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Increasing Percentage of Family-Owned Farms Are Not Family-Farmed

According to the Department of Agriculture, 99 percent of all farms in the US are family-owned, not corporate farms. Yet because of demographic trends and costly barriers to entry, only 60 percent of farmland nationwide is actually farmed by those

According to the Department of Agriculture, 99 percent of all farms in the US are family-owned, not corporate farms. Yet because of demographic trends and costly barriers to entry, only 60 percent of farmland nationwide is actually farmed by those same families. The remaining 355 million acres are rented out, and that number is likely to increase. This is especially the case in the heart of the Corn Belt, Iowa. Currently in the Hawkeye State, more than half the agricultural lands are farmed by tenants, not the owners themselves. Among the many drivers propelling this growing trend are the prohibitive costs of both land and machinery. The average Iowa farm encompasses 330 acres, and the average price of an acre of Iowa farmland exceeds $7,000 per acre. In other words, $2.1 million is the typical cost of the land alone.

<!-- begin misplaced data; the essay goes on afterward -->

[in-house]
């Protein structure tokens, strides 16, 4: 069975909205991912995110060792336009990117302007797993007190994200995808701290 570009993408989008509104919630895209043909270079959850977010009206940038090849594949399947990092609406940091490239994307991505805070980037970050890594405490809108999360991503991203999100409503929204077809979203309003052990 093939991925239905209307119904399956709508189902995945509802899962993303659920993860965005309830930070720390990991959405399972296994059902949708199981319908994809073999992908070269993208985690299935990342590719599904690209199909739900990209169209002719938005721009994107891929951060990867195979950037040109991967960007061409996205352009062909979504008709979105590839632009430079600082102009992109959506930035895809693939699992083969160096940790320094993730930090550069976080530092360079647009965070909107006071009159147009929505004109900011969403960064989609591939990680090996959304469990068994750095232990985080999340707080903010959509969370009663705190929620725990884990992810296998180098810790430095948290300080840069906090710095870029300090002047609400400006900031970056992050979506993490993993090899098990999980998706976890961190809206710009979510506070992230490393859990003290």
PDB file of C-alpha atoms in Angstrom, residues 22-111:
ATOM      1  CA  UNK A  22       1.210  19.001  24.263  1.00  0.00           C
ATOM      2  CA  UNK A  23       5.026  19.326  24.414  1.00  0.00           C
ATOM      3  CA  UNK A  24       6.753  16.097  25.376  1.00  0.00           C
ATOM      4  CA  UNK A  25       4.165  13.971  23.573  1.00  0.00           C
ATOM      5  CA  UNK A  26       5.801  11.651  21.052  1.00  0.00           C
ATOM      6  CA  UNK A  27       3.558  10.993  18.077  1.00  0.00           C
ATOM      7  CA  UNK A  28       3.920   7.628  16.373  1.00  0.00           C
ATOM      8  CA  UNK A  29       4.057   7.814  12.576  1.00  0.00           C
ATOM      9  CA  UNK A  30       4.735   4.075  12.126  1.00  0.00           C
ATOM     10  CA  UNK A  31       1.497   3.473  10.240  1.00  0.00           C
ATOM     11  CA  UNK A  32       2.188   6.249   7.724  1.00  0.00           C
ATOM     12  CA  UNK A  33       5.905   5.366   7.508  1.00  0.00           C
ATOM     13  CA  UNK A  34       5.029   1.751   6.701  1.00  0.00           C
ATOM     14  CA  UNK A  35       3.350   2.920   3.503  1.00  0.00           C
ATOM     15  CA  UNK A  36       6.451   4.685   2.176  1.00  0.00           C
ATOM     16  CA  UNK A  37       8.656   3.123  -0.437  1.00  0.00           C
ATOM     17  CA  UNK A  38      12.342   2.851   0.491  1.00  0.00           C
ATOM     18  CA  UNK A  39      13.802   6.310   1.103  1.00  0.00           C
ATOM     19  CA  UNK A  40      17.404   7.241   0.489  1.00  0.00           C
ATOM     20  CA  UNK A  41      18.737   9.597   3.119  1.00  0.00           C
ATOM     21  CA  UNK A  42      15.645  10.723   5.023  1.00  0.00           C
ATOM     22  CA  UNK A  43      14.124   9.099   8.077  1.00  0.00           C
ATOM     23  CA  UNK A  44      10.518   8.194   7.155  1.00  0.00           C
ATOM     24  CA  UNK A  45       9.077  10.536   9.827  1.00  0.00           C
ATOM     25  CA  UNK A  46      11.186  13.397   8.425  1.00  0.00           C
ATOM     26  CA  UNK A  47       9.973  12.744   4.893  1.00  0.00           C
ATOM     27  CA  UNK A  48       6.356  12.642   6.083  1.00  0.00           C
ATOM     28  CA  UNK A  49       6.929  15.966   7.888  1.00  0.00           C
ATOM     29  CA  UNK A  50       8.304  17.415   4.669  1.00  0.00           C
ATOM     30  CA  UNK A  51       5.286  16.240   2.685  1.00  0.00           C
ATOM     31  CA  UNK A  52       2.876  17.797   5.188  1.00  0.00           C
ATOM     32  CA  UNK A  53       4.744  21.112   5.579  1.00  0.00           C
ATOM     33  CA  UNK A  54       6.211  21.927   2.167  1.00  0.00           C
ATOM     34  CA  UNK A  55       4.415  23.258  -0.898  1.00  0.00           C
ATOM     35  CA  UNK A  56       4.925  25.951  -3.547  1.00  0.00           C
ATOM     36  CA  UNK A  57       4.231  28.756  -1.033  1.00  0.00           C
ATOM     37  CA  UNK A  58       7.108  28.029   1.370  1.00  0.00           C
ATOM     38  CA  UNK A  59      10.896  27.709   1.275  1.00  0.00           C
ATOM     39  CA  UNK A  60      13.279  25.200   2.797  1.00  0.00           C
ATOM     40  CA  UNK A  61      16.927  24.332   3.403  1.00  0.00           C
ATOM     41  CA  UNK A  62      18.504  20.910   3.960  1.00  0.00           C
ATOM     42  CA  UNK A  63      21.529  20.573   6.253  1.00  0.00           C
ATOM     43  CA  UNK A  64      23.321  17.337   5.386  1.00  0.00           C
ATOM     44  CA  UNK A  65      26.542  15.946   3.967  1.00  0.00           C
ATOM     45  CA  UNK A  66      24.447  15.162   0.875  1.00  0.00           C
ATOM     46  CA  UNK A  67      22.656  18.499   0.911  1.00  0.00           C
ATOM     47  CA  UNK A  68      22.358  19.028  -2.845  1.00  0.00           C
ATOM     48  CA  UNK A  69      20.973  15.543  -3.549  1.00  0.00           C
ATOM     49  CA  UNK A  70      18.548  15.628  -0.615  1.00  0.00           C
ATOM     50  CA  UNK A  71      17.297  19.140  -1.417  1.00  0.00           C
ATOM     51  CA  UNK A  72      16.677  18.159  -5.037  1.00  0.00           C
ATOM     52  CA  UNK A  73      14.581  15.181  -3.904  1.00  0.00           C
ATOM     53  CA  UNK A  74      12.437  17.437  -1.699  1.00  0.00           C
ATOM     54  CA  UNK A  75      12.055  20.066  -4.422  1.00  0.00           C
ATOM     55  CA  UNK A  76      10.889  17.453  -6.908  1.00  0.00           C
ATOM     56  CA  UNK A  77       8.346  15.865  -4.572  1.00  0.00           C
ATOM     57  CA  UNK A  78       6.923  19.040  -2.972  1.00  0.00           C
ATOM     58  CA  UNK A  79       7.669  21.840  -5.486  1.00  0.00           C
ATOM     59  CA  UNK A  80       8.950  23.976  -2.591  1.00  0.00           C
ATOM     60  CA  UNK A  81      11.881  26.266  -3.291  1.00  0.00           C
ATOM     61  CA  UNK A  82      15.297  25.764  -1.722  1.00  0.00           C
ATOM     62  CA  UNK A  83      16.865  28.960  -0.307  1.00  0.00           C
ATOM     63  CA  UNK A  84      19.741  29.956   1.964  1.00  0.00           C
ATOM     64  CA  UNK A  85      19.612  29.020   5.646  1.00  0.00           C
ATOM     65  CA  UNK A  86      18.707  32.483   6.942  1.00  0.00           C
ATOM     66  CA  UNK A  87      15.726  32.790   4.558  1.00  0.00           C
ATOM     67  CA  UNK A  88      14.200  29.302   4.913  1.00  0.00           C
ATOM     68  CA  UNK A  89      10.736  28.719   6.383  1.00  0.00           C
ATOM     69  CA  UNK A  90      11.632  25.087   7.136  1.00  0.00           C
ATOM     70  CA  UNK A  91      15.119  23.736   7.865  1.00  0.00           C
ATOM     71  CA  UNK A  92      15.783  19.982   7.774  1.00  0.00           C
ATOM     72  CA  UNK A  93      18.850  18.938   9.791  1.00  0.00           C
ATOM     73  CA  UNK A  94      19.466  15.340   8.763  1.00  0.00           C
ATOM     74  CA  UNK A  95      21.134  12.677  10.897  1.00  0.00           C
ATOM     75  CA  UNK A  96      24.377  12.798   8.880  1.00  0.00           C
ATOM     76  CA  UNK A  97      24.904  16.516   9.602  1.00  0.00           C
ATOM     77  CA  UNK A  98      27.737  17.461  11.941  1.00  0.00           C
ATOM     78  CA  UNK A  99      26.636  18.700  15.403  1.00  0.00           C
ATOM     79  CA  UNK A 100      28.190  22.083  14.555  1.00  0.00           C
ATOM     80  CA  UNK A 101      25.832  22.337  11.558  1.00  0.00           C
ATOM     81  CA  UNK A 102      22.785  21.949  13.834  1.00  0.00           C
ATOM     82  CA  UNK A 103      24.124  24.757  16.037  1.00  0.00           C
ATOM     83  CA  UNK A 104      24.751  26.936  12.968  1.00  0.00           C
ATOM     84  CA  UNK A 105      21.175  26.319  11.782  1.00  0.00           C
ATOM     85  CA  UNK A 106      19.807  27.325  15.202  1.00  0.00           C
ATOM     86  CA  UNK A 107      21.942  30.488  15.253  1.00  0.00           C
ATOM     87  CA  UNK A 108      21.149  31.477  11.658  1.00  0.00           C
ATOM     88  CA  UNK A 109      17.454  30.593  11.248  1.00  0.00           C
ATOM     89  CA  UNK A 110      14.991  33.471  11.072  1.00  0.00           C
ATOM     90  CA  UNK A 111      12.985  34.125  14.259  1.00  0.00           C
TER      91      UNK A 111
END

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Posted in Agriculture, Farming, Feature, Illinois, Indiana, Iowa, Midwest, Missouri, News Desk, Ohio

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